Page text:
Articles

What is Year-End Tax Planning?

By David M. Warrick, CFP

As the end of the tax year approaches, you can probably get a rough idea of how much you’ll owe in taxes. To lower your tax bite, it is wise to take certain steps at year-end. Numerous strategies exist to help you, including reviewing professionally developed year-end tax checklists, performing a marginal tax rate analysis to ensure that you won’t be pushed into a higher tax bracket unnecessarily, and postponing income and accelerating deductions (or vice versa).

Year-end tax planning and also investment decision-making may sometimes result in substantial tax savings. Year-end tax planning primarily concerns the timing and the method by which you report your income and claim your deductions and credits. The basic strategy for year-end planning is to time your recognition of income so that it will be taxed at a lower rate, and to time your deductible expenses so that they may be claimed in tax years when you are in a higher tax bracket. In a nutshell, you should try to do the following:

  • Recognize income when your tax bracket is lower
  • Pay deductible expenses when your tax bracket is higher
  • Postpone the payment of tax whenever possible


How can checklists help you?

Tax planners develop checklists to guide taxpayers toward year-end strategies that might help to reduce their taxes. These checklists offer several suggestions and are arranged in categories, such as “Retirement Planning Checklist.” The checklists trigger tax-savings ideas that may not have occurred to you. At the Tax Reduction Network, we provide these checklists during our clients annual reviews. Our clients have saved thousands of dollars by not overpaying their income taxes year after year! For instance, one suggestion may be to shift income at the year’s end to family members who are in lower tax brackets to minimize your overall taxes. Another suggestion might be for a married person to calculate his or her taxes two ways, using both married filing jointly status and married filing separately status, in order to minimize income tax liability.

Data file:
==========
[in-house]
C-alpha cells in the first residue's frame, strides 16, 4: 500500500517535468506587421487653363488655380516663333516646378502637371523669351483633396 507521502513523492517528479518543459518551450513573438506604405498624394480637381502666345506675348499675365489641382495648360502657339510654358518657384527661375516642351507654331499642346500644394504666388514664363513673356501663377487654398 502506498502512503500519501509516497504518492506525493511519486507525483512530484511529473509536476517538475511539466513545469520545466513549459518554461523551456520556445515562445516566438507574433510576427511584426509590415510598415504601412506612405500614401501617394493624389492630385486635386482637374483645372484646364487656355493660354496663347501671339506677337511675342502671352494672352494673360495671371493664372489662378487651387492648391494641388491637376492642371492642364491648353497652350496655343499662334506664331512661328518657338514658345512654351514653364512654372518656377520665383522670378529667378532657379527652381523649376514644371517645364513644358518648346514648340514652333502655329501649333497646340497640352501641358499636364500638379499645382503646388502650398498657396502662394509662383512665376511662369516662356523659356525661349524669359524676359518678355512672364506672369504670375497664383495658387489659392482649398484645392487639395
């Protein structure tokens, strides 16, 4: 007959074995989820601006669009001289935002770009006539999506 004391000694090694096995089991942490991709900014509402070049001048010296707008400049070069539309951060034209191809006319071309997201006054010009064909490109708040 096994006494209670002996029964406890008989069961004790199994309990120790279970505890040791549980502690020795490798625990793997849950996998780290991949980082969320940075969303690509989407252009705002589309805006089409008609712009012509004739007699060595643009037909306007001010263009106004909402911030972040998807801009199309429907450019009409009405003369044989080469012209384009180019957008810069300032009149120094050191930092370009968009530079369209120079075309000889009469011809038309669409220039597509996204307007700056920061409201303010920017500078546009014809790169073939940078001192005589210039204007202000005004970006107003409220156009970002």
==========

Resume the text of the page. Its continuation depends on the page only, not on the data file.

How can a marginal tax rate analysis help you to save taxes?

A marginal tax rate analysis involves understanding the difference between your marginal tax rate and youreffective tax rate. If you know the rate at which your next dollar of income will be taxed, you may be able to engage in planning that will prevent you from being pushed into a higher tax bracket unnecessarily. If a higher tax bracket seems likely, you may be able to undertake certain strategies (such as deferring income and accelerating deductions) to lower your federal income tax burden.


What should you know about income and deduction strategies?

As stated earlier, you want to time your recognition of income so that it will be taxed at a lower rate, and time your deductible expenses so that they can be claimed in years when you are in a higher tax bracket. In general, taxpayers have a certain amount of control over the timing of income and expenses. Although deferring the recognition of income is usually desirable, there may be occasions when you might want to accelerate the recognition of income. For example, you may want to accelerate the recognition of capital gains if you have capital losses this year and need to offset them with capital gains. Also, you might want to accelerate income and postpone deductions this year if you expect to be in a higher marginal tax bracket next year.

Conversely, there are several reasons why you might want to postpone income and accelerate deductions this year. For instance, you might expect to be in a lower tax bracket next year because of retirement or unemployment. Also, if you lower your income enough this year, you may pay tax at a lower rate if you position yourself into a lower marginal tax bracket.

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